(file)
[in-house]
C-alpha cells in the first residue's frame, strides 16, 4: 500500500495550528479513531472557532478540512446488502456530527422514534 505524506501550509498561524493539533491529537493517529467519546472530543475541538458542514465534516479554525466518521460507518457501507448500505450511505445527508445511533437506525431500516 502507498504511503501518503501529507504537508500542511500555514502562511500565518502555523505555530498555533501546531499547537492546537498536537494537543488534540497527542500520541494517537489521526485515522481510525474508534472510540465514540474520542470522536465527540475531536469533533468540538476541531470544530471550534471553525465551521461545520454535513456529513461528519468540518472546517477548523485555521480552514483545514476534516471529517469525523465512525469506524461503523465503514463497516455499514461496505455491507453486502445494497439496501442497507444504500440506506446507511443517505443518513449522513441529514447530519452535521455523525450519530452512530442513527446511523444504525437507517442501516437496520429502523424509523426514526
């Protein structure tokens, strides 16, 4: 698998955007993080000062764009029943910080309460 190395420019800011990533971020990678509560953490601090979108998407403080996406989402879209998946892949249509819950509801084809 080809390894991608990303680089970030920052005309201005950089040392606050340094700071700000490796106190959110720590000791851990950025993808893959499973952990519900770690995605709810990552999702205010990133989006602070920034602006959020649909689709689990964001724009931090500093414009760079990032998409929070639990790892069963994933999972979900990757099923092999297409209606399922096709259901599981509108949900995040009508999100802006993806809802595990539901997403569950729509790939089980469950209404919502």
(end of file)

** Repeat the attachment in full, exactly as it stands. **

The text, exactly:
[in-house]
C-alpha cells in the first residue's frame, strides 16, 4: 500500500495550528479513531472557532478540512446488502456530527422514534 505524506501550509498561524493539533491529537493517529467519546472530543475541538458542514465534516479554525466518521460507518457501507448500505450511505445527508445511533437506525431500516 502507498504511503501518503501529507504537508500542511500555514502562511500565518502555523505555530498555533501546531499547537492546537498536537494537543488534540497527542500520541494517537489521526485515522481510525474508534472510540465514540474520542470522536465527540475531536469533533468540538476541531470544530471550534471553525465551521461545520454535513456529513461528519468540518472546517477548523485555521480552514483545514476534516471529517469525523465512525469506524461503523465503514463497516455499514461496505455491507453486502445494497439496501442497507444504500440506506446507511443517505443518513449522513441529514447530519452535521455523525450519530452512530442513527446511523444504525437507517442501516437496520429502523424509523426514526
């Protein structure tokens, strides 16, 4: 698998955007993080000062764009029943910080309460 190395420019800011990533971020990678509560953490601090979108998407403080996406989402879209998946892949249509819950509801084809 080809390894991608990303680089970030920052005309201005950089040392606050340094700071700000490796106190959110720590000791851990950025993808893959499973952990519900770690995605709810990552999702205010990133989006602070920034602006959020649909689709689990964001724009931090500093414009760079990032998409929070639990790892069963994933999972979900990757099923092999297409209606399922096709259901599981509108949900995040009508999100802006993806809802595990539901997403569950729509790939089980469950209404919502």